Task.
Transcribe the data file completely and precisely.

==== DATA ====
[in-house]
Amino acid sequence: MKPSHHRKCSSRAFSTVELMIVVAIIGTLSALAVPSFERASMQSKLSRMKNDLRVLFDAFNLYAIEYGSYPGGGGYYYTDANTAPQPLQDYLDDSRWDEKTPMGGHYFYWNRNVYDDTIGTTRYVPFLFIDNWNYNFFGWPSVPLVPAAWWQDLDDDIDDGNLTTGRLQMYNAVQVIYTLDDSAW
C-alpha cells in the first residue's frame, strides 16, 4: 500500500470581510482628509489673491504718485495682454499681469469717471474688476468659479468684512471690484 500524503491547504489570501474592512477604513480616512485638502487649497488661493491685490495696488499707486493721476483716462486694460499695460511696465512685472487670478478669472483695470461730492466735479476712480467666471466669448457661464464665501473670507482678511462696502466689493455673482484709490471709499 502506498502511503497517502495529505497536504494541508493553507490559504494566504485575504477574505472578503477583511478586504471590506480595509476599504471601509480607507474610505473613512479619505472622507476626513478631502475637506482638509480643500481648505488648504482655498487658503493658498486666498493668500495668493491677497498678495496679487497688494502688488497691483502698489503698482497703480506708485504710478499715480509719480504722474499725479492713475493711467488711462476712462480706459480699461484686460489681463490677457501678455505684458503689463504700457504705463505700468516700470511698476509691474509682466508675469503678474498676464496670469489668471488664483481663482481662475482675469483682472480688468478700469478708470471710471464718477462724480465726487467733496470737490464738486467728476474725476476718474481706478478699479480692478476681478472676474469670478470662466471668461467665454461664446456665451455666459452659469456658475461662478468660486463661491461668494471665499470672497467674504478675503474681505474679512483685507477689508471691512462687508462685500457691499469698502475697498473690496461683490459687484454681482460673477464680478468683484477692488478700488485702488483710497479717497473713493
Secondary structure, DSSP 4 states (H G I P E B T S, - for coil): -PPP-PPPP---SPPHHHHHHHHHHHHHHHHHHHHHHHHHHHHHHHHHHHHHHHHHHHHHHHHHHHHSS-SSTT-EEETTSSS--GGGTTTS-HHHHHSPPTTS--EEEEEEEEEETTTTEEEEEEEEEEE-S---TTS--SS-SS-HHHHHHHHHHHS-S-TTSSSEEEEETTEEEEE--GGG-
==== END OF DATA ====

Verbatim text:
[in-house]
Amino acid sequence: MKPSHHRKCSSRAFSTVELMIVVAIIGTLSALAVPSFERASMQSKLSRMKNDLRVLFDAFNLYAIEYGSYPGGGGYYYTDANTAPQPLQDYLDDSRWDEKTPMGGHYFYWNRNVYDDTIGTTRYVPFLFIDNWNYNFFGWPSVPLVPAAWWQDLDDDIDDGNLTTGRLQMYNAVQVIYTLDDSAW
C-alpha cells in the first residue's frame, strides 16, 4: 500500500470581510482628509489673491504718485495682454499681469469717471474688476468659479468684512471690484 500524503491547504489570501474592512477604513480616512485638502487649497488661493491685490495696488499707486493721476483716462486694460499695460511696465512685472487670478478669472483695470461730492466735479476712480467666471466669448457661464464665501473670507482678511462696502466689493455673482484709490471709499 502506498502511503497517502495529505497536504494541508493553507490559504494566504485575504477574505472578503477583511478586504471590506480595509476599504471601509480607507474610505473613512479619505472622507476626513478631502475637506482638509480643500481648505488648504482655498487658503493658498486666498493668500495668493491677497498678495496679487497688494502688488497691483502698489503698482497703480506708485504710478499715480509719480504722474499725479492713475493711467488711462476712462480706459480699461484686460489681463490677457501678455505684458503689463504700457504705463505700468516700470511698476509691474509682466508675469503678474498676464496670469489668471488664483481663482481662475482675469483682472480688468478700469478708470471710471464718477462724480465726487467733496470737490464738486467728476474725476476718474481706478478699479480692478476681478472676474469670478470662466471668461467665454461664446456665451455666459452659469456658475461662478468660486463661491461668494471665499470672497467674504478675503474681505474679512483685507477689508471691512462687508462685500457691499469698502475697498473690496461683490459687484454681482460673477464680478468683484477692488478700488485702488483710497479717497473713493
Secondary structure, DSSP 4 states (H G I P E B T S, - for coil): -PPP-PPPP---SPPHHHHHHHHHHHHHHHHHHHHHHHHHHHHHHHHHHHHHHHHHHHHHHHHHHHHSS-SSTT-EEETTSSS--GGGTTTS-HHHHHSPPTTS--EEEEEEEEEETTTTEEEEEEEEEEE-S---TTS--SS-SS-HHHHHHHHHHHS-S-TTSSSEEEEETTEEEEE--GGG-